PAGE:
Why It Is Important to Cough After Surgery

Coughing is vital to preventing pneumonia

Coughing probably doesn't seem like a big deal in your day-to-day life. You feel the urge to cough, and then you cough. You may not even think about it because it's second nature.

That may change after having surgery. Coughing is not nearly as easy when you are recovering after a procedure, and it certainly isn't painless, either.

Purpose

After surgery, coughing is essential for preventing pneumonia and keeping the lungs clear. Many patients avoid coughing because it can be very painful; however, it is imperative that you cough enough to prevent lung complications. Pneumonia can be a life-threatening problem after surgery and should be avoided at all costs. 

You may not have thought about coughing before, but it does fulfill a necessary objective in the human body: it keeps the lungs clear of normal secretions, infectious material like pus, foreign objects and can help keep the lungs open and well-expanded. 

Coughing after surgery helps prevent pneumonia by encouraging deep breathing. It keeps the lungs expanded and clears any secretion that may have accumulated as a result of mechanical ventilation, intubation, or anesthesia. 

For patients who avoid coughing, or are too weak to cough, it may be necessary to provide assistance in keeping the lungs clear. In the hospital, suction can be used to assist patients with keeping their lungs clear; however, coughing is much more effective and preferable to suction.

How to Cough After Surgery

When you feel the urge to cough, you should brace your incision if you have had a chest or abdominal surgery. That means taking your hands or a small pillow and hugging it to your incision when you cough, applying gentle but firm pressure. This bracing action will help support your incision and reduce the stress on the site.

If the incision is on your chest, such as after open heart surgery, hug a pillow to your chest directly over the incision. If you had abdominal surgery, you would do the same over the abdominal incision while slightly tensing the stomach muscles.

If no pillow is available, you can use your hands to brace the incision, as the pillow is primarily used for comfort.

Even if your incision is not on your chest or abdomen, bracing may help with pain control. Crossing the legs can also provide bracing if your surgery was in the genital or rectal areas.

Preventing Dehiscence

Bracing your incision is very important for several reasons. Holding pressure on your incision while you cough decreases the stress on it, which can significantly decrease the pain you feel. In addition, the support you give your incision can prevent it from pulling apart and opening, a complication called dehiscence, which can become very serious.

During your routine incision care, be sure to inspect your incision for any signs that it is pulling apart or gaps are forming. Detecting small openings in an incision is not always an issue, but these openings can lead to larger openings if the incision continues to be under significant stress. 

For example, a person who caught a cold and was coughing and sneezing frequently would put more stress on their abdominal incision than what is typical. This patient would be at risk for their incision opening and should take care to support the incision when they cough.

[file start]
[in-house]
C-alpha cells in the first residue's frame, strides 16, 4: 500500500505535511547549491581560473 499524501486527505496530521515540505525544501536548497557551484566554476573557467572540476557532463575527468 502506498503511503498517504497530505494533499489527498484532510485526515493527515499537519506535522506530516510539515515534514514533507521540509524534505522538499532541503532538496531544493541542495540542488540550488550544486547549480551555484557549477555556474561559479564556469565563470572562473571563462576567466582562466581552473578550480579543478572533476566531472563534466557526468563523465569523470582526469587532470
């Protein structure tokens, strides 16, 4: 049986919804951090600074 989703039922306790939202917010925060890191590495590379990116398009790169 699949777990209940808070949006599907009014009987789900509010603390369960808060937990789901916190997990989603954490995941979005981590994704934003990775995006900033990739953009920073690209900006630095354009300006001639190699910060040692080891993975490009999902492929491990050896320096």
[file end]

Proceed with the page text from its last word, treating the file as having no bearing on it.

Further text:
The same idea applies to sneezing. Bracing will help protect your incision and help minimize the pain.

Never stifle a sneeze. Doing so may cause the rupture of blood vessels in the throat, damage the eardrum and inner ear, or even trigger an aneurysm. Simply brace the incision, tighten the abdominal muscles, and sneeze.

Coughing and Deep Breathing Exercises

Coughing and deep breathing (CDB) is a technique used to help keep the lungs clear during the first few days or weeks after surgery. Repeated several times per day, the cough and deep breathing exercises are a very effective tool to prevent pneumonia and atelectasis, a lung condition where the lungs don't expand the way they should.

The technique varies slightly between facilities and physicians, but the general idea is the same. To perform a CDB exercise:

  1. Take a deep breath, hold for several seconds, and slowly exhale.
  2. Repeat five times.
  3. Brace your incision, and attempt to cough deeply.
  4. Repeat the entire procedure every one to two hours.

A Word From Verywell

Coughing properly may seem to simple to be truly effective in the prevention of serious complications after surgery, but it can prevent major issues from happening in the days and weeks following surgery. 

A failure to cough, most often due to pain, can lead to pneumonia very quickly. Coughing improperly, without bracing the incision, can lead to the opening of an incision or even more serious conditions. 

If you are caught off-guard and a cough or sneeze causes a rupture in your incision or sutures, seek medical help.

When to Call a Doctor

  • If you notice an opening in your incision, even a small one
  • If you notice blood after coughing
  • If coughing causes severe pain
  • If you cannot brace an incision because it is is too painful
  • If you feel too weak to cough or are not strong enough to cough effectively
  • If you have difficulty breathing or cannot catch your breath
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